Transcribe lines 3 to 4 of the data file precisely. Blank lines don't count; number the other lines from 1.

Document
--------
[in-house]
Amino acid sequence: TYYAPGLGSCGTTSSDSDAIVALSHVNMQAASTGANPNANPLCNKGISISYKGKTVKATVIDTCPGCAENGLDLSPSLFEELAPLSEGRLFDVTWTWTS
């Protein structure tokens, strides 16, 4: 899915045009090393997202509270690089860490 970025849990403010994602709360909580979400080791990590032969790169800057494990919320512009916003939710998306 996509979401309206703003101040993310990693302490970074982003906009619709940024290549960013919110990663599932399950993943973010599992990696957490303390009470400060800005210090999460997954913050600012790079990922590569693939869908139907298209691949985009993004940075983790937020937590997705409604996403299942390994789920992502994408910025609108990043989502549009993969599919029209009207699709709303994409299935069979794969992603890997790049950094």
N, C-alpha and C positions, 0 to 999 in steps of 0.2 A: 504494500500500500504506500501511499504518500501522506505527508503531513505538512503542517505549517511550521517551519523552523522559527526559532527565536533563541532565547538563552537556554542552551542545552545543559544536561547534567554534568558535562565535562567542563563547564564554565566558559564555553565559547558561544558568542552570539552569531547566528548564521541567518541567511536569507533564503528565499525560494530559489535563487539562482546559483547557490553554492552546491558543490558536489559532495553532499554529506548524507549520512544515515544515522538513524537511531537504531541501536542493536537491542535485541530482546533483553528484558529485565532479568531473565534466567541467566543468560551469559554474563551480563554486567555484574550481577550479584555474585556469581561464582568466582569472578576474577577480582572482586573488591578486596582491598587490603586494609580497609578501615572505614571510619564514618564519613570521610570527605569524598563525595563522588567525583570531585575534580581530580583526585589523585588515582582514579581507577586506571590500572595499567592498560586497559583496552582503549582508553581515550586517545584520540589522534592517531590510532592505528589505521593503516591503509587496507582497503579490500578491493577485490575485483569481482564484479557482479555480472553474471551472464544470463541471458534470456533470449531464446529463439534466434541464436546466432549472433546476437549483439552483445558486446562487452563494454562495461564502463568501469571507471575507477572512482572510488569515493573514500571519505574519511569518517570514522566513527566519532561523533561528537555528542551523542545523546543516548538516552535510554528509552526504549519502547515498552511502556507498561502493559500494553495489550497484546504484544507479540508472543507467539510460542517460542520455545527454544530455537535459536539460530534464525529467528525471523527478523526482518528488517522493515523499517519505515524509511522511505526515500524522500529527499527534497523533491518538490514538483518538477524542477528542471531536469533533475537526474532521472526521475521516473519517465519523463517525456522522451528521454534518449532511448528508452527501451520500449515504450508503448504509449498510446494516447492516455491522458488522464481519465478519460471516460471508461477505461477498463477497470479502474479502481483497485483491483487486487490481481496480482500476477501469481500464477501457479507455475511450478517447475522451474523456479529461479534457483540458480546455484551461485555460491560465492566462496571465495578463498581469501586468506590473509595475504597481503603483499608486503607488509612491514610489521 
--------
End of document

């Protein structure tokens, strides 16, 4: 899915045009090393997202509270690089860490 970025849990403010994602709360909580979400080791990590032969790169800057494990919320512009916003939710998306 996509979401309206703003101040993310990693302490970074982003906009619709940024290549960013919110990663599932399950993943973010599992990696957490303390009470400060800005210090999460997954913050600012790079990922590569693939869908139907298209691949985009993004940075983790937020937590997705409604996403299942390994789920992502994408910025609108990043989502549009993969599919029209009207699709709303994409299935069979794969992603890997790049950094």
N, C-alpha and C positions, 0 to 999 in steps of 0.2 A: 504494500500500500504506500501511499504518500501522506505527508503531513505538512503542517505549517511550521517551519523552523522559527526559532527565536533563541532565547538563552537556554542552551542545552545543559544536561547534567554534568558535562565535562567542563563547564564554565566558559564555553565559547558561544558568542552570539552569531547566528548564521541567518541567511536569507533564503528565499525560494530559489535563487539562482546559483547557490553554492552546491558543490558536489559532495553532499554529506548524507549520512544515515544515522538513524537511531537504531541501536542493536537491542535485541530482546533483553528484558529485565532479568531473565534466567541467566543468560551469559554474563551480563554486567555484574550481577550479584555474585556469581561464582568466582569472578576474577577480582572482586573488591578486596582491598587490603586494609580497609578501615572505614571510619564514618564519613570521610570527605569524598563525595563522588567525583570531585575534580581530580583526585589523585588515582582514579581507577586506571590500572595499567592498560586497559583496552582503549582508553581515550586517545584520540589522534592517531590510532592505528589505521593503516591503509587496507582497503579490500578491493577485490575485483569481482564484479557482479555480472553474471551472464544470463541471458534470456533470449531464446529463439534466434541464436546466432549472433546476437549483439552483445558486446562487452563494454562495461564502463568501469571507471575507477572512482572510488569515493573514500571519505574519511569518517570514522566513527566519532561523533561528537555528542551523542545523546543516548538516552535510554528509552526504549519502547515498552511502556507498561502493559500494553495489550497484546504484544507479540508472543507467539510460542517460542520455545527454544530455537535459536539460530534464525529467528525471523527478523526482518528488517522493515523499517519505515524509511522511505526515500524522500529527499527534497523533491518538490514538483518538477524542477528542471531536469533533475537526474532521472526521475521516473519517465519523463517525456522522451528521454534518449532511448528508452527501451520500449515504450508503448504509449498510446494516447492516455491522458488522464481519465478519460471516460471508461477505461477498463477497470479502474479502481483497485483491483487486487490481481496480482500476477501469481500464477501457479507455475511450478517447475522451474523456479529461479534457483540458480546455484551461485555460491560465492566462496571465495578463498581469501586468506590473509595475504597481503603483499608486503607488509612491514610489521 